Wearable Microscopes Advance Spinal Cord Imaging in Mice

Summary: A newly invented wearable microscope produces high-definition and real-time images of neurons and activity in the mouse spinal cord in previously inaccessible regions.

Source: Salk Institute

The spinal cord acts as a messenger, carrying signals between the brain and body to regulate everything from breathing to movement. While the spinal cord is known to play an essential role in relaying pain signals, technology has limited scientists’ understanding of how this process occurs on a cellular level.

Now, Salk scientists have created wearable microscopes to enable unprecedented insight into the signaling patterns that occur within the spinal cords of mice.

This technological advancement, detailed in two papers published in Nature Communications on March 21, 2023, and Nature Biotechnology on March 6, 2023, will help researchers better understand the neural basis of sensations and movement in healthy and disease contexts, such as chronic pain, itch, amyotrophic lateral sclerosis (ALS), or multiple sclerosis (MS).

“These new wearable microscopes allow us to see nerve activity related to sensations and movement in regions and at speeds inaccessible by other high-resolution technology,” says senior author Axel Nimmerjahn, associate professor and director of the Waitt Advanced Biophotonics Center. “Our wearable microscopes fundamentally change what is possible when studying the central nervous system.”

The wearable microscopes are approximately seven- and fourteen- millimeters wide (about the width of a little finger or the human spinal cord) and offer high-resolution, high-contrast, and multicolor imaging in real-time across previously inaccessible regions of the spinal cord. The new technology can be combined with a microprism implant, which is a small reflective glass element placed near the tissue regions of interest.

“The microprism increases the depth of imaging, so previously unreachable cells can be viewed for the first time. It also allows cells at various depths to be imaged simultaneously and with minimal tissue disturbance,” says Erin Carey, co-first author of one of the studies and researcher in Nimmerjahn’s lab.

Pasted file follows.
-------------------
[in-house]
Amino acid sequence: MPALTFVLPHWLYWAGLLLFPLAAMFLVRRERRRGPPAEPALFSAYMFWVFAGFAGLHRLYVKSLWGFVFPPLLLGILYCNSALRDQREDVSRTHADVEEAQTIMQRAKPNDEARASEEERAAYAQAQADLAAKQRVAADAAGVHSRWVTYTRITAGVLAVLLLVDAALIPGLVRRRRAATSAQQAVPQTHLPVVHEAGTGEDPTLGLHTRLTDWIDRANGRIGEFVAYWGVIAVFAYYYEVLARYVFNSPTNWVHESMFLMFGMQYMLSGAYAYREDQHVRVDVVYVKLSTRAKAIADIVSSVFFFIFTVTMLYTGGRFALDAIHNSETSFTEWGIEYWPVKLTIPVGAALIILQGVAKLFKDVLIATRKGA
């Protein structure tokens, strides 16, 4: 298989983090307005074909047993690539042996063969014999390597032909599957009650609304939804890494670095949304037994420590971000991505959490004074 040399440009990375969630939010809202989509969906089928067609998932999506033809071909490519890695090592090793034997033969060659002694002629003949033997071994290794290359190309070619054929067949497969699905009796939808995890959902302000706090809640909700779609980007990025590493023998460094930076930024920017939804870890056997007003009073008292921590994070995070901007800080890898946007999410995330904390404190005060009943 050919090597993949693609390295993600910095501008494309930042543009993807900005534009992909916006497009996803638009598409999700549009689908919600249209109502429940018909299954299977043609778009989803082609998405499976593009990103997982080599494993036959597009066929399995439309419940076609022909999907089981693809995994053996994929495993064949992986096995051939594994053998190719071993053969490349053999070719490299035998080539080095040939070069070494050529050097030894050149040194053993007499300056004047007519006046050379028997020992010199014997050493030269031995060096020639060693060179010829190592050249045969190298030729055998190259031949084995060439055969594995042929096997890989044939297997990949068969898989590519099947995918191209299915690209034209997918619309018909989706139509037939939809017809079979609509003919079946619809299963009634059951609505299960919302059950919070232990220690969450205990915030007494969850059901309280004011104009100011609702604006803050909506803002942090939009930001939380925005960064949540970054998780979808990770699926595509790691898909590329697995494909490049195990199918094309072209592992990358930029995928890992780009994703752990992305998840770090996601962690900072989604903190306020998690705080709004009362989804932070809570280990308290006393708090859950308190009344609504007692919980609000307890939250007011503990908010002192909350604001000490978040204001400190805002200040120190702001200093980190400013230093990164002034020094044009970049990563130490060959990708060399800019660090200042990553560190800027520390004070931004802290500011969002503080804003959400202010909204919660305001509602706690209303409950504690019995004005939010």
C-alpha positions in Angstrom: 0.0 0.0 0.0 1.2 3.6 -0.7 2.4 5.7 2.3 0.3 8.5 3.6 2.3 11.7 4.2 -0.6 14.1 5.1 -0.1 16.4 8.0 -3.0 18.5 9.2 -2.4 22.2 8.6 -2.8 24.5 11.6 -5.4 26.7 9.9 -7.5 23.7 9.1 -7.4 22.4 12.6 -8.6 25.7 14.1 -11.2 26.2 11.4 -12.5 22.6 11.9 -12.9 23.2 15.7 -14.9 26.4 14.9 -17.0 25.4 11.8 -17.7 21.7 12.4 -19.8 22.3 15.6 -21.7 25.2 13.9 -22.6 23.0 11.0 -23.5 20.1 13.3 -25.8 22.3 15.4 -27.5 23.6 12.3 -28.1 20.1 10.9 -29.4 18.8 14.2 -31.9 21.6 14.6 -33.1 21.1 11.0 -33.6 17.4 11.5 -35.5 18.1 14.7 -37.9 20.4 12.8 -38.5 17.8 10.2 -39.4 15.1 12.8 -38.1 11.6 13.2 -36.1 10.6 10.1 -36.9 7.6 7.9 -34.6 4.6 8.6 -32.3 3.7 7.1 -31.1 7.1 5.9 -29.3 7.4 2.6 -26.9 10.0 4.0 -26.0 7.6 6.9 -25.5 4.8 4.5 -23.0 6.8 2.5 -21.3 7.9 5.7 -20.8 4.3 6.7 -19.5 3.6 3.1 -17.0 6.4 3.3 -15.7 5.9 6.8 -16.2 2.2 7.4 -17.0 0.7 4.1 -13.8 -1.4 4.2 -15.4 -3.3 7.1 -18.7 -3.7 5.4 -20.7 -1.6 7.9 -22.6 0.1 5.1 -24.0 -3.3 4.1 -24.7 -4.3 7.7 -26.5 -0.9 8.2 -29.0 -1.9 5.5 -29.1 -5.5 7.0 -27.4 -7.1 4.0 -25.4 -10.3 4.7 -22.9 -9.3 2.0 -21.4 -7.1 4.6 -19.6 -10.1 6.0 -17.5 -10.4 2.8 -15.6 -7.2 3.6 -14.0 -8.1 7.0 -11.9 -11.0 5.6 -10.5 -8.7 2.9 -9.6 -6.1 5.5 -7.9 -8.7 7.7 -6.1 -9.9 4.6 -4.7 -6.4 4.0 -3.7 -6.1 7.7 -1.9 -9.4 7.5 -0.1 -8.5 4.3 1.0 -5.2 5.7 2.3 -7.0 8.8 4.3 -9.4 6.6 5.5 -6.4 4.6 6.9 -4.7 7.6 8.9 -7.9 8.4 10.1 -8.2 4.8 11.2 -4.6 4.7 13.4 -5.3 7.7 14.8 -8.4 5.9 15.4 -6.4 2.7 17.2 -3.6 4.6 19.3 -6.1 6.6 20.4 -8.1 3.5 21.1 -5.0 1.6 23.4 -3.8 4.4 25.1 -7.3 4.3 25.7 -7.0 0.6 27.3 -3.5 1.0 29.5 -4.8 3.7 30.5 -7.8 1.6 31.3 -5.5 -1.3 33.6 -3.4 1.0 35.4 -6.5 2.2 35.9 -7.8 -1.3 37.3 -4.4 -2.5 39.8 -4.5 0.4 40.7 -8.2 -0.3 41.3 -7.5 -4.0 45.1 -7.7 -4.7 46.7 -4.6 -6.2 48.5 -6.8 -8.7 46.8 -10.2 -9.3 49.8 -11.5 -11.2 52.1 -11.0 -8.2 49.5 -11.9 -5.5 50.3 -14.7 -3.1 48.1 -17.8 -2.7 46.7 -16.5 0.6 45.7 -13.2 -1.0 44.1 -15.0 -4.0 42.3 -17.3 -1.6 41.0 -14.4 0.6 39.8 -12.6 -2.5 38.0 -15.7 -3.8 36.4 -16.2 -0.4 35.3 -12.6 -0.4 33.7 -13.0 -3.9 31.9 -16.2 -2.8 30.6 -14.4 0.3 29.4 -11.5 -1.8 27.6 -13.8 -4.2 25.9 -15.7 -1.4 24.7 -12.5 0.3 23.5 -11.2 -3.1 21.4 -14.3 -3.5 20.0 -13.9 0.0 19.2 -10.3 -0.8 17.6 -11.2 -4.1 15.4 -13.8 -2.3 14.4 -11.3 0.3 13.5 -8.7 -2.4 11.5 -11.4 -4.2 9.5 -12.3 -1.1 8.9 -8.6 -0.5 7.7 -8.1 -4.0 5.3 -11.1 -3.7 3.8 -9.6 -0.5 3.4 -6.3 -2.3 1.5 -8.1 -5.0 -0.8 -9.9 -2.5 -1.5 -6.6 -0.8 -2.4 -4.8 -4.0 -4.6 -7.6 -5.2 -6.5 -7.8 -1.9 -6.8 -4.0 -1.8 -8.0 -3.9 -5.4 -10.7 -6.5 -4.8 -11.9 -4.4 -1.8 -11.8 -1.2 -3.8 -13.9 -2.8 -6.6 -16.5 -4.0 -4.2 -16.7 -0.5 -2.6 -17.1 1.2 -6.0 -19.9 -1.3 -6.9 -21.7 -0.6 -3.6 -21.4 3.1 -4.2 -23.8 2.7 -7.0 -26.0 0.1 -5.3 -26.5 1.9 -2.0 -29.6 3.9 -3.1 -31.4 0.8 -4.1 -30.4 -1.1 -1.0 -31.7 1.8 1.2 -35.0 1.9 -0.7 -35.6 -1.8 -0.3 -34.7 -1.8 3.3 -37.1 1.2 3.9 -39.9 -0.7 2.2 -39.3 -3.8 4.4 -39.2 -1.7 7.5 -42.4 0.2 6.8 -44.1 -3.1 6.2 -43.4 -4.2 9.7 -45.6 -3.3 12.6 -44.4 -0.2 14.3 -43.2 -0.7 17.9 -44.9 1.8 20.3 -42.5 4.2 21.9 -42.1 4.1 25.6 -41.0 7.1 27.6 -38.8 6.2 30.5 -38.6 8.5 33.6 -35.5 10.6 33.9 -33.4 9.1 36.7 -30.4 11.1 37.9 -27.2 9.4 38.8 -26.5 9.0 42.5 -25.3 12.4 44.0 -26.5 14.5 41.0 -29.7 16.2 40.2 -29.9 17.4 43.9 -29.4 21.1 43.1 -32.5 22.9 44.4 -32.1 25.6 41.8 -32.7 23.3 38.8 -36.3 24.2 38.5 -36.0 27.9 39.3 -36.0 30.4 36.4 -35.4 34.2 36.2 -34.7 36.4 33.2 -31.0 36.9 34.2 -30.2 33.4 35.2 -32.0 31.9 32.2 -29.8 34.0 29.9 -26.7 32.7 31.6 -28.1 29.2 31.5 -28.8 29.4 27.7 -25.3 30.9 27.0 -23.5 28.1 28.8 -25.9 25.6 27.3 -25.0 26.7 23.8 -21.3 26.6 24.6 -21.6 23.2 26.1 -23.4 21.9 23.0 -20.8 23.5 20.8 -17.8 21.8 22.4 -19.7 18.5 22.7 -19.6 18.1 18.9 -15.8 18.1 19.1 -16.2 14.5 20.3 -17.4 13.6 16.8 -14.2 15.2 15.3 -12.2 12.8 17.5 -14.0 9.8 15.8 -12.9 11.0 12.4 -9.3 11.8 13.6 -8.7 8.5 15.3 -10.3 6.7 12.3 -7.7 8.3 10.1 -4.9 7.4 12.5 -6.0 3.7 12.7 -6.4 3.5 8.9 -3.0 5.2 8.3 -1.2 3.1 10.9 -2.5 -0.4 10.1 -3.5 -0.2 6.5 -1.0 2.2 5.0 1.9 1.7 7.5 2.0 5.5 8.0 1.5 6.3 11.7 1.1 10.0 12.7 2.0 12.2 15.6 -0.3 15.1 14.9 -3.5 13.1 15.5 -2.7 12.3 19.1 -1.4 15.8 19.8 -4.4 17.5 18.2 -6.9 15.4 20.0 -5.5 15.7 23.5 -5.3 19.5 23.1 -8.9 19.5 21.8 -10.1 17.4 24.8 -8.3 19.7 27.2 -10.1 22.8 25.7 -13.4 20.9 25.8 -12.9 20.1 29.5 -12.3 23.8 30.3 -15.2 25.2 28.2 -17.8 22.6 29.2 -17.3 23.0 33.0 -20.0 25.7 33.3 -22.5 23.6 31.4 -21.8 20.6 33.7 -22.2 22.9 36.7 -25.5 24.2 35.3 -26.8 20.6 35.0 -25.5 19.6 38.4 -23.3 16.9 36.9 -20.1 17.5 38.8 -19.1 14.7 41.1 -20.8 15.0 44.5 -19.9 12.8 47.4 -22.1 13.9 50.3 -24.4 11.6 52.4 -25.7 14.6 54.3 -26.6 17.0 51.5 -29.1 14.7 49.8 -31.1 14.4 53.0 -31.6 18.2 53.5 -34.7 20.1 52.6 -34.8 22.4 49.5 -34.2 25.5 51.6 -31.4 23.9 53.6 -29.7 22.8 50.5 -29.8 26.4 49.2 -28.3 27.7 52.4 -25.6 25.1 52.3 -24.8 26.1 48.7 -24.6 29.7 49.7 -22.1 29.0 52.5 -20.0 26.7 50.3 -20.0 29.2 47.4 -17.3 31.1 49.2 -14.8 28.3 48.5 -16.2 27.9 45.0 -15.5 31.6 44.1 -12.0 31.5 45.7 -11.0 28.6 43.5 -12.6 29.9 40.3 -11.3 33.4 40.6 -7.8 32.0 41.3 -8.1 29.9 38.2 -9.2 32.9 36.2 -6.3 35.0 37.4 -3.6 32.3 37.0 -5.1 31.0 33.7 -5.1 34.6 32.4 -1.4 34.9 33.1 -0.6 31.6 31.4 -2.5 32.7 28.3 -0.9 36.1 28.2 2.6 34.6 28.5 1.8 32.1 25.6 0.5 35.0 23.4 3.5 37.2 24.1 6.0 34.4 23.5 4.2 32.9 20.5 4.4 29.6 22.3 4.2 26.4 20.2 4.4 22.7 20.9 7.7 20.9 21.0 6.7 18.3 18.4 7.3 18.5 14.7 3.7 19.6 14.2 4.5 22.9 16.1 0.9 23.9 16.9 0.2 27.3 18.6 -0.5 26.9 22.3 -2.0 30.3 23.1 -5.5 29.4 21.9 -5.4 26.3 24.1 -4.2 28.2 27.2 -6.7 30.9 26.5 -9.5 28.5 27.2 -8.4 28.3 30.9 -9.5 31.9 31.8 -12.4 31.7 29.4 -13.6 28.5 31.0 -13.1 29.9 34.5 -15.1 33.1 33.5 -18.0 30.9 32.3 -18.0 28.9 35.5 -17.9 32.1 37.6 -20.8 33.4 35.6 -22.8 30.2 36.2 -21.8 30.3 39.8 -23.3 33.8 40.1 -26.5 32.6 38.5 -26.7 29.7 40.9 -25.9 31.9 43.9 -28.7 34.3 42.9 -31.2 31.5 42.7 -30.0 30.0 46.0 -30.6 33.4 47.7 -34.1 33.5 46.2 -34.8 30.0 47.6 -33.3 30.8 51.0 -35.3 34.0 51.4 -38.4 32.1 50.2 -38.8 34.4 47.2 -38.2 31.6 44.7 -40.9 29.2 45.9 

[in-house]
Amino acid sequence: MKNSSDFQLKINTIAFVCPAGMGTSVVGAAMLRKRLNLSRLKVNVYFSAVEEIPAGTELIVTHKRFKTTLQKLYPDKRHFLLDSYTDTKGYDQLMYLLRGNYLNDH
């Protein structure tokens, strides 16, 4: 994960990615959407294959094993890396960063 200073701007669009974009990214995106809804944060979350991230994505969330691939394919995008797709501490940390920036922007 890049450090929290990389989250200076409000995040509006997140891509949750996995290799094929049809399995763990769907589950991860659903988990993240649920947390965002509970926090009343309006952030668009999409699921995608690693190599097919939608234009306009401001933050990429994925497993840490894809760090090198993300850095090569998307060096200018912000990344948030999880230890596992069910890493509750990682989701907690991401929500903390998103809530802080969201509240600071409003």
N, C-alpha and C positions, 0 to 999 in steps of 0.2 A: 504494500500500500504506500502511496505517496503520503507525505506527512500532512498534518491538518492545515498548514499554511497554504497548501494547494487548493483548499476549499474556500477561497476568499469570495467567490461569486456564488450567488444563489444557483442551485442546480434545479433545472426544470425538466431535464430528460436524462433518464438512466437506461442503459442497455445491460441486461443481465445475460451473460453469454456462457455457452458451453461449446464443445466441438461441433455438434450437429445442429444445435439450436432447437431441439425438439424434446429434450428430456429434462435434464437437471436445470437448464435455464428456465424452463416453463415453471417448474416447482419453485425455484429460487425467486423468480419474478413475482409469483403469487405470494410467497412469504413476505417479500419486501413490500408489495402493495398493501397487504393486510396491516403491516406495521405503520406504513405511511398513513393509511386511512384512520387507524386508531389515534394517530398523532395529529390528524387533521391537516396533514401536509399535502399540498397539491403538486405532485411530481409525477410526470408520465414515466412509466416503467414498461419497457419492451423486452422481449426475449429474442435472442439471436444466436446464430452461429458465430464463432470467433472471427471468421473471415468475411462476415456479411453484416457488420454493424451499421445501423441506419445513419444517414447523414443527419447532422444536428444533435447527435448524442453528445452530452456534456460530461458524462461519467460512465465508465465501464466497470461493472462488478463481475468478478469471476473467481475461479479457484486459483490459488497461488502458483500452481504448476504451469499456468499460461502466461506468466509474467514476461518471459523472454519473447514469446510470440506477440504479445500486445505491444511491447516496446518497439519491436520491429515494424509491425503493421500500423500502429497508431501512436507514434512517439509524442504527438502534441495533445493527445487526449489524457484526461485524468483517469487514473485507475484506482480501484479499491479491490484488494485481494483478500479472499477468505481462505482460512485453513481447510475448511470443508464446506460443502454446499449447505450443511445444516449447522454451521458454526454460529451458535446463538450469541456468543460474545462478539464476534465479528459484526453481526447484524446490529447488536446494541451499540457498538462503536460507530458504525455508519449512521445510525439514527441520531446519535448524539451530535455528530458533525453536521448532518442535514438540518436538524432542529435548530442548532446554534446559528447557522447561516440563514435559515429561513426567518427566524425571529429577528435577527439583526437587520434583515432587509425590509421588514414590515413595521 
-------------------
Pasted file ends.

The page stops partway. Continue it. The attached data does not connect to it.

This shows spinal cord neurons
Neurons in the spinal cord (blue), including those that send signals about pain (green), captured using one of the new wearable microscopes. Credit: Salk Institute

Pavel Shekhtmeyster, a former postdoctoral fellow in Nimmerjahn’s lab and co-first author on both studies, agrees, “We’ve overcome field-of-view and depth barriers in the context of spinal cord research. Our wearable microscopes are light enough to be carried by mice and allow measurements previously thought impossible.”

With the novel microscopes, Nimmerjahn’s team began applying the technology to gather new information about the central nervous system. In particular, they wanted to image astrocytes, star-shaped non-neuronal glial cells, in the spinal cord because the team’s earlier work suggested the cells’ unexpected involvement in pain processing.

The team found that squeezing the tails of mice activated the astrocytes, sending coordinated signals across spinal cord segments. Prior to the invention of the new microscopes, it was impossible to know what astrocyte activity looked like—or what any cellular activity looked like across those spinal cord regions of moving animals.